As for Santore's back pain, in May 2007, Dr. John Ciemens made a diagnostic impression of "[m]ild diffusely bulging discs" and "[s]uggestion of small annular tear." Id. 417. The next year, in January 2008, Dr. Sandra Hare examined Santore, who again complained of chronic back pain. Dr. Hare concluded that Santore was able to bear his own weight, walk fifty feet without difficulty, and grasp with both hands. Id. 360. Her clinical findings detailed a possible left lumbar radiculopathy, probable emphysema, chronic bronchitis, recent acute bronchitis, a history of polysubstance abuse, intravenous drug abuse, and a history of depression and panic. Id.

The following month, Dr. Bharati Jhaveri, a state agency reviewing physician, evaluated Santore's physical condition. Id. 380-87. Dr. Jhaveri concluded that Santore was capable of lifting, carrying, pushing, or pulling up to fifty pounds occasionally, and sitting, standing, or walking for six hours in a normal eight-hour workday. Id. 381. He noted that Santore complained of emphysema, fatigue, depression, headaches, and chronic back problems, and stated that Santore's "allegations are supported by the objective evidence in file." Id. 387.

Several months later, in August 2008, Santore received a more limiting diagnosis from Dr. Hillary Neybert, who assessed Santore's functional capacity with respect to his claimed physical ailments. Id. 479. She found that Santore could lift or carry up to ten pounds occasionally and sit or walk for about two hours in a normal eight-hour workday, but that Santore was "unable to work." Id. 479-85.

Santore also consulted with various physicians regarding his claimed mental impairment. In April 2007, he met with Dr. Venus Paxton of Lutheran Social Services of Illinois for a psychiatric evaluation. Id. 318-20. Dr. Paxton diagnosed major depressive disorder, recurrent and severe without psychotic features, and noted a depressed mood with constricted affect, decreased speech, and fair insight and judgment. Id. 319.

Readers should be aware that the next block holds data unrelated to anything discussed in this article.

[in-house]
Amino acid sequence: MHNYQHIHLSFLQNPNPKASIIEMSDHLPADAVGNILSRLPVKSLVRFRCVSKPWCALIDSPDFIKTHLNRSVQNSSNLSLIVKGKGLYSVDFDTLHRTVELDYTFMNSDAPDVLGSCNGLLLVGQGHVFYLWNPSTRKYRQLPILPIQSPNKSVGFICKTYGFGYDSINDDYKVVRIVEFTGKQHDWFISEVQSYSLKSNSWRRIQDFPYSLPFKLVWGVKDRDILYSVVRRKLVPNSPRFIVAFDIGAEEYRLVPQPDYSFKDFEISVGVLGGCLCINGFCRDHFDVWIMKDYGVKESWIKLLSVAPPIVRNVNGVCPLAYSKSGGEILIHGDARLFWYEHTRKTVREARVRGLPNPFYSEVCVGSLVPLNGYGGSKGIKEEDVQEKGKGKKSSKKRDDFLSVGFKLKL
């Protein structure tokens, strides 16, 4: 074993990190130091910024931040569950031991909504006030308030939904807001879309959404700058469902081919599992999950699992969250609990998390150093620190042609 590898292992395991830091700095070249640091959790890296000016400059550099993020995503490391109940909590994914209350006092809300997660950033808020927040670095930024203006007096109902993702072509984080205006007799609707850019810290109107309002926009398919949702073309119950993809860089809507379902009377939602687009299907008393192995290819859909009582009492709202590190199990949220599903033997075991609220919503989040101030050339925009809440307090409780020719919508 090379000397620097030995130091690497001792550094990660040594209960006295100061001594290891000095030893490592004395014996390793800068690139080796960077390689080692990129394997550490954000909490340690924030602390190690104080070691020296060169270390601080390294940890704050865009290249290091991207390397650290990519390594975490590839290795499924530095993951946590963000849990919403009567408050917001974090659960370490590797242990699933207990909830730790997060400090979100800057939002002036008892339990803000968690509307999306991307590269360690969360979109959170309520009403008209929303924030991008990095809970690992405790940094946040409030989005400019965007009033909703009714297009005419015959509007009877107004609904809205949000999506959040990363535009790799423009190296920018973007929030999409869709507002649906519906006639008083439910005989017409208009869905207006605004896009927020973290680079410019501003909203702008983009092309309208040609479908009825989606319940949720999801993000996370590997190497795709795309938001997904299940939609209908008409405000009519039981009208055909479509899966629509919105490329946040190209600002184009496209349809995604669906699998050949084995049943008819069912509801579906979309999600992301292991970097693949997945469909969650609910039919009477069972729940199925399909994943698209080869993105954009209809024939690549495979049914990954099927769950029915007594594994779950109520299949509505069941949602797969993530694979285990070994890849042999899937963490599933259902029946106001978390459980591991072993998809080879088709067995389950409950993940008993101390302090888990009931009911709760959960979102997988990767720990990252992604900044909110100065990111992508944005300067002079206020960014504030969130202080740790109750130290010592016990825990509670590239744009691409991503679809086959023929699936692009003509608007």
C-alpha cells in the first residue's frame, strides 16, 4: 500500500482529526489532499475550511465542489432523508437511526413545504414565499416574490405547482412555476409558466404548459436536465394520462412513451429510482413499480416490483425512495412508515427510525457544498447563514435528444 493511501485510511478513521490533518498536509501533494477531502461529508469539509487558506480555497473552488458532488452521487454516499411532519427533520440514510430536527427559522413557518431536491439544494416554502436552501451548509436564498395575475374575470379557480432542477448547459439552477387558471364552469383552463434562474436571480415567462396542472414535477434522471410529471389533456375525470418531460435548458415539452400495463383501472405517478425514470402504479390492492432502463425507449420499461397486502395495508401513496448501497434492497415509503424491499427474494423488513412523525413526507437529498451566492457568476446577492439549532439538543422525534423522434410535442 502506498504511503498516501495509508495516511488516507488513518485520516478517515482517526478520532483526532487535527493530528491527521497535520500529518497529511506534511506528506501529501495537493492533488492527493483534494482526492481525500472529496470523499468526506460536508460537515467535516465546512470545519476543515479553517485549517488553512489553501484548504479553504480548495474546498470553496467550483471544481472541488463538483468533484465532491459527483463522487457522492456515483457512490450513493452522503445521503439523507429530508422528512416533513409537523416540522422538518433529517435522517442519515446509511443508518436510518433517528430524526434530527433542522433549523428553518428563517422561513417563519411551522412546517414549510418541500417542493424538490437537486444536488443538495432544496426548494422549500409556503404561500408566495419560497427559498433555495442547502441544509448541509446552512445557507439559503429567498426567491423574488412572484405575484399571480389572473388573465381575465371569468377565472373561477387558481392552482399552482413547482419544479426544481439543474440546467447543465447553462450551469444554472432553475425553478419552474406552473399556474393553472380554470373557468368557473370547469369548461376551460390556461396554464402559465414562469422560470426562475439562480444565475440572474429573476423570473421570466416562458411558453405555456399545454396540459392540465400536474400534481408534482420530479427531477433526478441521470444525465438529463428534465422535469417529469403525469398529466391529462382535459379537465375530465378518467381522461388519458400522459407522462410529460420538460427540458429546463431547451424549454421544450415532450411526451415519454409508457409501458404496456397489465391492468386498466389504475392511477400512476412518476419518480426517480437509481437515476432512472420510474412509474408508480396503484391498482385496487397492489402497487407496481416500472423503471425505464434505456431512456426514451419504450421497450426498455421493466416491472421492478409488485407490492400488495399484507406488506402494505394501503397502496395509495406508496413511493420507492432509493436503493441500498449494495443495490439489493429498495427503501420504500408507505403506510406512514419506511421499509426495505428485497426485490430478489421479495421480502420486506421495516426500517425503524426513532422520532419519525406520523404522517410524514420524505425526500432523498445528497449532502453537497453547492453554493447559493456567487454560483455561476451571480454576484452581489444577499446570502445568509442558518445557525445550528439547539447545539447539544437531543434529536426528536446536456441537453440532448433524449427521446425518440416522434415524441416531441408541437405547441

Santore received two additional consultations in early 2008. Dr. Henry Fine examined Santore in January 2008, observing that Santore's "[p]osture and gait were normal, " and diagnosed him with major depression recurrent with anxiety, mild psychotic features, polysubstance abuse in remission, emphysema, and chronic bronchitis. Id. 349. Dr. Fine noted that Santore had decreased focus, concentration and comprehension; recent memory deficit and judgment problems; a depressed and fixed affect; slowed speech; psychomotor retardation; and disorientation at times. Id. 349. In February 2008, Dr. Terry Travis, the state agency reviewing psychiatrist, found that Santore was "cognitively intact, " could "learn simple instructions" and was "able to do 1-2 step tasks that can be learned within a month in a routine work setting." Id. 378. Dr. Travis assessed Santore's "ability to complete a normal workday and workweek without interruptions from psychologically based symptoms and to perform at a consistent pace without an unreasonable number and length of rest periods" as "[m]oderately [l]imited." Id. 377.

Later findings were more severe. In February 2009, when Dr. Victoria Erhardt assessed Santore's functional capacity with respect to his alleged mental impairments, she noted signs and symptoms of poor memory, appetite disturbance with weight change, sleep disturbance, mood disturbance, anhedonia or pervasive loss of interest, hypoactive sad mood, psychomotor retardation, slow nonspontaneous speech, difficulty thinking or concentrating, passive suicide ideation, social withdrawal or isolation, poor attention, and decreased energy. Id. 487. Santore's prognosis was "poor, " id. 488, and Dr. Erhardt indicated "continual" "[e]pisodes of deterioration or decompensation in work or work-like settings that cause the individual to withdraw from that situation or to experience exacerbation ...